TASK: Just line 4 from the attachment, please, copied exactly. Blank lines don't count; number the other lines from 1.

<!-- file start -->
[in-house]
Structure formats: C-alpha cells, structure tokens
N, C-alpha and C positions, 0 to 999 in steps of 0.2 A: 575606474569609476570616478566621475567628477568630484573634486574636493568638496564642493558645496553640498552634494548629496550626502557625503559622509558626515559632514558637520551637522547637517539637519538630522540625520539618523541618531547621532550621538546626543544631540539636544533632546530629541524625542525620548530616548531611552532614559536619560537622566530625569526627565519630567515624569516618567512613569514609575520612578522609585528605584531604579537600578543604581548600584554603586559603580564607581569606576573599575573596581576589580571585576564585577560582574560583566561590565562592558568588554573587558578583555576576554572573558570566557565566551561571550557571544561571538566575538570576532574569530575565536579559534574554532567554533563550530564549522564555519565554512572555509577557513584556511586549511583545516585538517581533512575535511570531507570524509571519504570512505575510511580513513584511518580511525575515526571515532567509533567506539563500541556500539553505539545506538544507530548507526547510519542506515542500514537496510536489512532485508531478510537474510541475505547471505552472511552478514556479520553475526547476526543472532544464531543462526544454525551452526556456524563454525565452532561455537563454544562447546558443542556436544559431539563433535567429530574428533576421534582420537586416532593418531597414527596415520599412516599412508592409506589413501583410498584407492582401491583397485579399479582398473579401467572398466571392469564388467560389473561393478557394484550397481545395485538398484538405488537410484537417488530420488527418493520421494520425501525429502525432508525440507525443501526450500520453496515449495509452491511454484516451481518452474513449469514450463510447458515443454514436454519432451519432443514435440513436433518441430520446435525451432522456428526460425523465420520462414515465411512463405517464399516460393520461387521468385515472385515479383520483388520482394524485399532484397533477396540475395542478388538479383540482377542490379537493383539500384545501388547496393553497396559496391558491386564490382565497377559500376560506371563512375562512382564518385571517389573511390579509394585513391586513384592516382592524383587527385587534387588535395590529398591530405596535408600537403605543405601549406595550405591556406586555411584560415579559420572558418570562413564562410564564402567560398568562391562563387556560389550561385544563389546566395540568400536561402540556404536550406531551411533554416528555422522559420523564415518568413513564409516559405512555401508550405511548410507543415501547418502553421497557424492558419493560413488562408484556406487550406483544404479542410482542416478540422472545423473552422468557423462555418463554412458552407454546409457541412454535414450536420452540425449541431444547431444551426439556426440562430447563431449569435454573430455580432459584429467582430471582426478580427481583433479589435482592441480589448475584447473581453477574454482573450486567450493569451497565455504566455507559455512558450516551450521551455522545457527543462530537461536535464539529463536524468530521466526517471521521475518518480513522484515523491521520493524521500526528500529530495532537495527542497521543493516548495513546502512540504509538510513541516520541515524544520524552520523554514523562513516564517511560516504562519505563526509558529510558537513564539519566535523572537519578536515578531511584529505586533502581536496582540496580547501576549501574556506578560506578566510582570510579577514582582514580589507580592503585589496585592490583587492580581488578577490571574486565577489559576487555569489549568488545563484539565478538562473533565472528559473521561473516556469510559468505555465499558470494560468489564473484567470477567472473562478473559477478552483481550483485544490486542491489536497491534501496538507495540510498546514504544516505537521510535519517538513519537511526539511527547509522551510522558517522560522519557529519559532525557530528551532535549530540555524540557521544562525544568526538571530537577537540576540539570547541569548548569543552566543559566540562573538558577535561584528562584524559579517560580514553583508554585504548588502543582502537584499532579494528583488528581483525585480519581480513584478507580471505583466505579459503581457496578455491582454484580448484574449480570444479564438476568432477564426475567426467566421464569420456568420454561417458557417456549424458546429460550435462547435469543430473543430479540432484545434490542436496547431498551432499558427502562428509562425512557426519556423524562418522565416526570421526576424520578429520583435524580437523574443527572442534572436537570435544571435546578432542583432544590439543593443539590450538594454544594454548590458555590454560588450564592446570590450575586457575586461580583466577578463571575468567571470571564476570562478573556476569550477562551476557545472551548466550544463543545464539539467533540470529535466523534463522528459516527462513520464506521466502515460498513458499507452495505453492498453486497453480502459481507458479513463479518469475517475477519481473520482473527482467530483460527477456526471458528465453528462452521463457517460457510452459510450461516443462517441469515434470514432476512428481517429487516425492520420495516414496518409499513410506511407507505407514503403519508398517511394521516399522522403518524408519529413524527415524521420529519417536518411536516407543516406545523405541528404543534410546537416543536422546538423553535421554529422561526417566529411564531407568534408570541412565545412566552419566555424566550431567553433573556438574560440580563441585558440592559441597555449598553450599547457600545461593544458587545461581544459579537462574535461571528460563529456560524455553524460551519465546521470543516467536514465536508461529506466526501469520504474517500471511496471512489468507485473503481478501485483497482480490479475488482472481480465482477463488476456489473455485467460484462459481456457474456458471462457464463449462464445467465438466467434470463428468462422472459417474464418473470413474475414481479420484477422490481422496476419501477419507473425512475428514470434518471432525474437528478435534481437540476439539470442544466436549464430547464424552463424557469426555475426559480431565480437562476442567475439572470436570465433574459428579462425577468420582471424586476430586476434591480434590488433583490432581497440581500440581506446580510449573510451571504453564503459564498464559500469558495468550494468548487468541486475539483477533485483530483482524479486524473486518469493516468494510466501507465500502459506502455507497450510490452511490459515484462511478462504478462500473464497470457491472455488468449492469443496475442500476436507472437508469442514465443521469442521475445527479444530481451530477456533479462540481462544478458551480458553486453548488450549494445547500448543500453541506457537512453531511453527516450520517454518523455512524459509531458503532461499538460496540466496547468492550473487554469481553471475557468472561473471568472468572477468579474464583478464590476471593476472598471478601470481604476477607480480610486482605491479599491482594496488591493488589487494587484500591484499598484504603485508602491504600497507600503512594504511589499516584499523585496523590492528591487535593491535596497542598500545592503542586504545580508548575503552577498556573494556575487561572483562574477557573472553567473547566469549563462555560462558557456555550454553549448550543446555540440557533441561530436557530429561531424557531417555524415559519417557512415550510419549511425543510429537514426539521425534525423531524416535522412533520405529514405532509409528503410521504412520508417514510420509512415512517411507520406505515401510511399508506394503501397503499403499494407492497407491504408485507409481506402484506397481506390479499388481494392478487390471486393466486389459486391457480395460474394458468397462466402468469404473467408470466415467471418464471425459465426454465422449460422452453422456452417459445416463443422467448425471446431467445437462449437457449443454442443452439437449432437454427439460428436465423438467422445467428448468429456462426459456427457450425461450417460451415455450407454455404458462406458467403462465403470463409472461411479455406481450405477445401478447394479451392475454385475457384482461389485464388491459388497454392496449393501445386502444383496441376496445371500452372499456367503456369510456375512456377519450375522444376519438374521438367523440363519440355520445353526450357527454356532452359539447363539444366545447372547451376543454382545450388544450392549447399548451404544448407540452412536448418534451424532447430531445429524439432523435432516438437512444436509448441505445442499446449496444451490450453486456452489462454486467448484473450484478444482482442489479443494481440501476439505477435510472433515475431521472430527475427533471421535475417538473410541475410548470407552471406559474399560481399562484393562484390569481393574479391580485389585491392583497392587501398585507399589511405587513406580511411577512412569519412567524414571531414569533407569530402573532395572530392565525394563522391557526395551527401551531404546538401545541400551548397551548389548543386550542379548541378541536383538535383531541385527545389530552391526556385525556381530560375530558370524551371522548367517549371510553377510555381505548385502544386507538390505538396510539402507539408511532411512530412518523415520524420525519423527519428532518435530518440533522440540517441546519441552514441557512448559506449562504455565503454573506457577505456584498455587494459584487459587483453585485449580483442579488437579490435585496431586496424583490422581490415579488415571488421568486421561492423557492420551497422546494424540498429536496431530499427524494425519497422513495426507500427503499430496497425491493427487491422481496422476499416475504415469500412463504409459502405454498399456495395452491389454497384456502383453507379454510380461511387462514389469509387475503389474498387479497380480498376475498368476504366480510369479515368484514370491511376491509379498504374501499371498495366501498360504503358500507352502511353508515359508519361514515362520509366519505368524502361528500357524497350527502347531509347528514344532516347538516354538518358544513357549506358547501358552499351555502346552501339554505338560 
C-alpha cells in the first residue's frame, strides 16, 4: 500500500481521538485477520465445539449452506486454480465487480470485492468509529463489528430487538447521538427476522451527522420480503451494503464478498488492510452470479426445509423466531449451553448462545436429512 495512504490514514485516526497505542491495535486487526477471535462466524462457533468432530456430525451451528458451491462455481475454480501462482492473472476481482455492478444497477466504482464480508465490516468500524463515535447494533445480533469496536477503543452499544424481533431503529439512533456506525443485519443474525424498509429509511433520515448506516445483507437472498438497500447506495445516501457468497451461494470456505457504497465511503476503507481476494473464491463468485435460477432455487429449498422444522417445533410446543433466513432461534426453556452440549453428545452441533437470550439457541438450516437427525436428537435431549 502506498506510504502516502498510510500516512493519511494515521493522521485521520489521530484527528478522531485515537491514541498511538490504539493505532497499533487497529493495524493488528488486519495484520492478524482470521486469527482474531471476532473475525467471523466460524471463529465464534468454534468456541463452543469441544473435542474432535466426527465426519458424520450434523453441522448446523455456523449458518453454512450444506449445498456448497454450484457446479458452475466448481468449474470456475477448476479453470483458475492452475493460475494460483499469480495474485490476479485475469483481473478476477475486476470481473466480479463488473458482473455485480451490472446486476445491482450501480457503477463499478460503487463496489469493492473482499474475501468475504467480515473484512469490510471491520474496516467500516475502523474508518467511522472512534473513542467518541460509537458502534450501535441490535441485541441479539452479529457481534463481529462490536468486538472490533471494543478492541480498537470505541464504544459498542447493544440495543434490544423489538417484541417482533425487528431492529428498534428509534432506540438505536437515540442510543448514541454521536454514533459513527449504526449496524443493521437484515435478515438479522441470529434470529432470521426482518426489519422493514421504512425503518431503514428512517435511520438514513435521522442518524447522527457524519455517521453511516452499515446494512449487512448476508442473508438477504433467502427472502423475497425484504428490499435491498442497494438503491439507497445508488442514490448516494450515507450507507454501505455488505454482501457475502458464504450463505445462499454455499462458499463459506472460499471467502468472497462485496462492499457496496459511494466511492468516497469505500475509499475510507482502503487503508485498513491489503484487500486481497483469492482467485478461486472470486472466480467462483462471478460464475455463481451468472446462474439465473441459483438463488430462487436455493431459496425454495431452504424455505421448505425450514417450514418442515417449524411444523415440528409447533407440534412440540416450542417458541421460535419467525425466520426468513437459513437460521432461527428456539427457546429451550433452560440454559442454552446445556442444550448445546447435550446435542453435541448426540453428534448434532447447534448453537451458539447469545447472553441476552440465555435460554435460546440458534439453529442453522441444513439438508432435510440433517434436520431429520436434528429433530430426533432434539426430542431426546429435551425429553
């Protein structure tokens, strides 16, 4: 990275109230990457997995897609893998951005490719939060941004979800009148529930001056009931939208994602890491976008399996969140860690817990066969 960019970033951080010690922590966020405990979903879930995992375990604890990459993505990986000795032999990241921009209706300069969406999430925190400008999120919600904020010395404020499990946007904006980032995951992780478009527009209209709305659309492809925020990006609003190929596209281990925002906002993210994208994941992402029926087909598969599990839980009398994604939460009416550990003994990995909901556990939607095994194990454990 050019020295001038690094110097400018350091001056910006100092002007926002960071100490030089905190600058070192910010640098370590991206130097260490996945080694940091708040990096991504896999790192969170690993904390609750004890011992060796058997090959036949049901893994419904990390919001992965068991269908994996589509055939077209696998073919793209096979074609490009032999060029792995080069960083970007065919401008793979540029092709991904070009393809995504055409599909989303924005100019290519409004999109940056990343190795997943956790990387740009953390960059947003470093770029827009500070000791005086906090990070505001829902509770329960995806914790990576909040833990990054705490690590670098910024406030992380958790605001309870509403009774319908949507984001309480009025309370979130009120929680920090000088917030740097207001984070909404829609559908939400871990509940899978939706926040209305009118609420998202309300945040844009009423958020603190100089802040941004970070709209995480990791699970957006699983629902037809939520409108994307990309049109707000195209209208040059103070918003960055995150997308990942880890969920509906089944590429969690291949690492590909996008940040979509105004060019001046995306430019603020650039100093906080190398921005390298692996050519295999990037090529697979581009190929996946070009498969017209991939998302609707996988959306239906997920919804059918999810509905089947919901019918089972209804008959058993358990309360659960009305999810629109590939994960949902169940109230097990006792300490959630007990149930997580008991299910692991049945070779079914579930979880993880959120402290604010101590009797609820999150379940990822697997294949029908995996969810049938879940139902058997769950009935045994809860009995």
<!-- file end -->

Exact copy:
C-alpha cells in the first residue's frame, strides 16, 4: 500500500481521538485477520465445539449452506486454480465487480470485492468509529463489528430487538447521538427476522451527522420480503451494503464478498488492510452470479426445509423466531449451553448462545436429512 495512504490514514485516526497505542491495535486487526477471535462466524462457533468432530456430525451451528458451491462455481475454480501462482492473472476481482455492478444497477466504482464480508465490516468500524463515535447494533445480533469496536477503543452499544424481533431503529439512533456506525443485519443474525424498509429509511433520515448506516445483507437472498438497500447506495445516501457468497451461494470456505457504497465511503476503507481476494473464491463468485435460477432455487429449498422444522417445533410446543433466513432461534426453556452440549453428545452441533437470550439457541438450516437427525436428537435431549 502506498506510504502516502498510510500516512493519511494515521493522521485521520489521530484527528478522531485515537491514541498511538490504539493505532497499533487497529493495524493488528488486519495484520492478524482470521486469527482474531471476532473475525467471523466460524471463529465464534468454534468456541463452543469441544473435542474432535466426527465426519458424520450434523453441522448446523455456523449458518453454512450444506449445498456448497454450484457446479458452475466448481468449474470456475477448476479453470483458475492452475493460475494460483499469480495474485490476479485475469483481473478476477475486476470481473466480479463488473458482473455485480451490472446486476445491482450501480457503477463499478460503487463496489469493492473482499474475501468475504467480515473484512469490510471491520474496516467500516475502523474508518467511522472512534473513542467518541460509537458502534450501535441490535441485541441479539452479529457481534463481529462490536468486538472490533471494543478492541480498537470505541464504544459498542447493544440495543434490544423489538417484541417482533425487528431492529428498534428509534432506540438505536437515540442510543448514541454521536454514533459513527449504526449496524443493521437484515435478515438479522441470529434470529432470521426482518426489519422493514421504512425503518431503514428512517435511520438514513435521522442518524447522527457524519455517521453511516452499515446494512449487512448476508442473508438477504433467502427472502423475497425484504428490499435491498442497494438503491439507497445508488442514490448516494450515507450507507454501505455488505454482501457475502458464504450463505445462499454455499462458499463459506472460499471467502468472497462485496462492499457496496459511494466511492468516497469505500475509499475510507482502503487503508485498513491489503484487500486481497483469492482467485478461486472470486472466480467462483462471478460464475455463481451468472446462474439465473441459483438463488430462487436455493431459496425454495431452504424455505421448505425450514417450514418442515417449524411444523415440528409447533407440534412440540416450542417458541421460535419467525425466520426468513437459513437460521432461527428456539427457546429451550433452560440454559442454552446445556442444550448445546447435550446435542453435541448426540453428534448434532447447534448453537451458539447469545447472553441476552440465555435460554435460546440458534439453529442453522441444513439438508432435510440433517434436520431429520436434528429433530430426533432434539426430542431426546429435551425429553